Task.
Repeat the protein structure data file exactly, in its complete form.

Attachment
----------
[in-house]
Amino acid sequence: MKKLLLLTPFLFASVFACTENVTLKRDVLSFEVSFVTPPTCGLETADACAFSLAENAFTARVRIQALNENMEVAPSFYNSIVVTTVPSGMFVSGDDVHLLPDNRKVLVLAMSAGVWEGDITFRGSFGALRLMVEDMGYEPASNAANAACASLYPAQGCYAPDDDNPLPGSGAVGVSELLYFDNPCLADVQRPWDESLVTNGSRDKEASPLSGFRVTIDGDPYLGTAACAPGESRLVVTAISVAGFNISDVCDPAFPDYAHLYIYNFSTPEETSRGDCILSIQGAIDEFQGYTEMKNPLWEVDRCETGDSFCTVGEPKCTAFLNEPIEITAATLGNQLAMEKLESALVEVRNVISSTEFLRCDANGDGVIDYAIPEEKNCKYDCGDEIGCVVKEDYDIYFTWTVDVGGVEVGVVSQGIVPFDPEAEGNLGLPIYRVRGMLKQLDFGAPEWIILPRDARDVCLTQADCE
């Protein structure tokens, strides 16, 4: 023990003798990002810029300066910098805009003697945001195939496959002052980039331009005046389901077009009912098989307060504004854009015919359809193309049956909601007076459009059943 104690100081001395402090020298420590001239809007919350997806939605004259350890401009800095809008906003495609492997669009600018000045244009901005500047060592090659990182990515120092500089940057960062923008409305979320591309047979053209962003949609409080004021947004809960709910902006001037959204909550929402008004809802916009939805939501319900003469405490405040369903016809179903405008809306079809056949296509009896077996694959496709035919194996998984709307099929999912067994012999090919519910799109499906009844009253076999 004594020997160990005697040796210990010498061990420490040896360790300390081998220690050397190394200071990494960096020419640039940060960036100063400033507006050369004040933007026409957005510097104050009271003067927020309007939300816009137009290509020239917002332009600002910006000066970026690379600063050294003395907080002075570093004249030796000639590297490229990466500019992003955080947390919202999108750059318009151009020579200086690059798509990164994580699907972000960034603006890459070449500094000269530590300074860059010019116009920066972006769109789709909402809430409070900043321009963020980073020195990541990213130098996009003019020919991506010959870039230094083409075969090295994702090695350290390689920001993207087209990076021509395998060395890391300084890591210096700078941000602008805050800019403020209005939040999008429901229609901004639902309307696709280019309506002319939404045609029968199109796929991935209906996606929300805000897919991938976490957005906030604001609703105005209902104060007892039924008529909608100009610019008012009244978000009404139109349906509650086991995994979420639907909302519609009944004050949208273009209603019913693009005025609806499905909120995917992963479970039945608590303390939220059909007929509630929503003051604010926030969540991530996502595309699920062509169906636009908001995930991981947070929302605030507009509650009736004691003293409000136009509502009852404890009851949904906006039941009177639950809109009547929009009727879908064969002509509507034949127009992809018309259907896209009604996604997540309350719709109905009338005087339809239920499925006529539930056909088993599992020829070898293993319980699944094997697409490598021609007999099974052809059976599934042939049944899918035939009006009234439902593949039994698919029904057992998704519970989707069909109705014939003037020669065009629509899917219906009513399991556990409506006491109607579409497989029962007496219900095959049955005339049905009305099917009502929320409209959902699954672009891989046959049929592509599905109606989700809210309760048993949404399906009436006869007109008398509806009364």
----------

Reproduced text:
[in-house]
Amino acid sequence: MKKLLLLTPFLFASVFACTENVTLKRDVLSFEVSFVTPPTCGLETADACAFSLAENAFTARVRIQALNENMEVAPSFYNSIVVTTVPSGMFVSGDDVHLLPDNRKVLVLAMSAGVWEGDITFRGSFGALRLMVEDMGYEPASNAANAACASLYPAQGCYAPDDDNPLPGSGAVGVSELLYFDNPCLADVQRPWDESLVTNGSRDKEASPLSGFRVTIDGDPYLGTAACAPGESRLVVTAISVAGFNISDVCDPAFPDYAHLYIYNFSTPEETSRGDCILSIQGAIDEFQGYTEMKNPLWEVDRCETGDSFCTVGEPKCTAFLNEPIEITAATLGNQLAMEKLESALVEVRNVISSTEFLRCDANGDGVIDYAIPEEKNCKYDCGDEIGCVVKEDYDIYFTWTVDVGGVEVGVVSQGIVPFDPEAEGNLGLPIYRVRGMLKQLDFGAPEWIILPRDARDVCLTQADCE
């Protein structure tokens, strides 16, 4: 023990003798990002810029300066910098805009003697945001195939496959002052980039331009005046389901077009009912098989307060504004854009015919359809193309049956909601007076459009059943 104690100081001395402090020298420590001239809007919350997806939605004259350890401009800095809008906003495609492997669009600018000045244009901005500047060592090659990182990515120092500089940057960062923008409305979320591309047979053209962003949609409080004021947004809960709910902006001037959204909550929402008004809802916009939805939501319900003469405490405040369903016809179903405008809306079809056949296509009896077996694959496709035919194996998984709307099929999912067994012999090919519910799109499906009844009253076999 004594020997160990005697040796210990010498061990420490040896360790300390081998220690050397190394200071990494960096020419640039940060960036100063400033507006050369004040933007026409957005510097104050009271003067927020309007939300816009137009290509020239917002332009600002910006000066970026690379600063050294003395907080002075570093004249030796000639590297490229990466500019992003955080947390919202999108750059318009151009020579200086690059798509990164994580699907972000960034603006890459070449500094000269530590300074860059010019116009920066972006769109789709909402809430409070900043321009963020980073020195990541990213130098996009003019020919991506010959870039230094083409075969090295994702090695350290390689920001993207087209990076021509395998060395890391300084890591210096700078941000602008805050800019403020209005939040999008429901229609901004639902309307696709280019309506002319939404045609029968199109796929991935209906996606929300805000897919991938976490957005906030604001609703105005209902104060007892039924008529909608100009610019008012009244978000009404139109349906509650086991995994979420639907909302519609009944004050949208273009209603019913693009005025609806499905909120995917992963479970039945608590303390939220059909007929509630929503003051604010926030969540991530996502595309699920062509169906636009908001995930991981947070929302605030507009509650009736004691003293409000136009509502009852404890009851949904906006039941009177639950809109009547929009009727879908064969002509509507034949127009992809018309259907896209009604996604997540309350719709109905009338005087339809239920499925006529539930056909088993599992020829070898293993319980699944094997697409490598021609007999099974052809059976599934042939049944899918035939009006009234439902593949039994698919029904057992998704519970989707069909109705014939003037020669065009629509899917219906009513399991556990409506006491109607579409497989029962007496219900095959049955005339049905009305099917009502929320409209959902699954672009891989046959049929592509599905109606989700809210309760048993949404399906009436006869007109008398509806009364």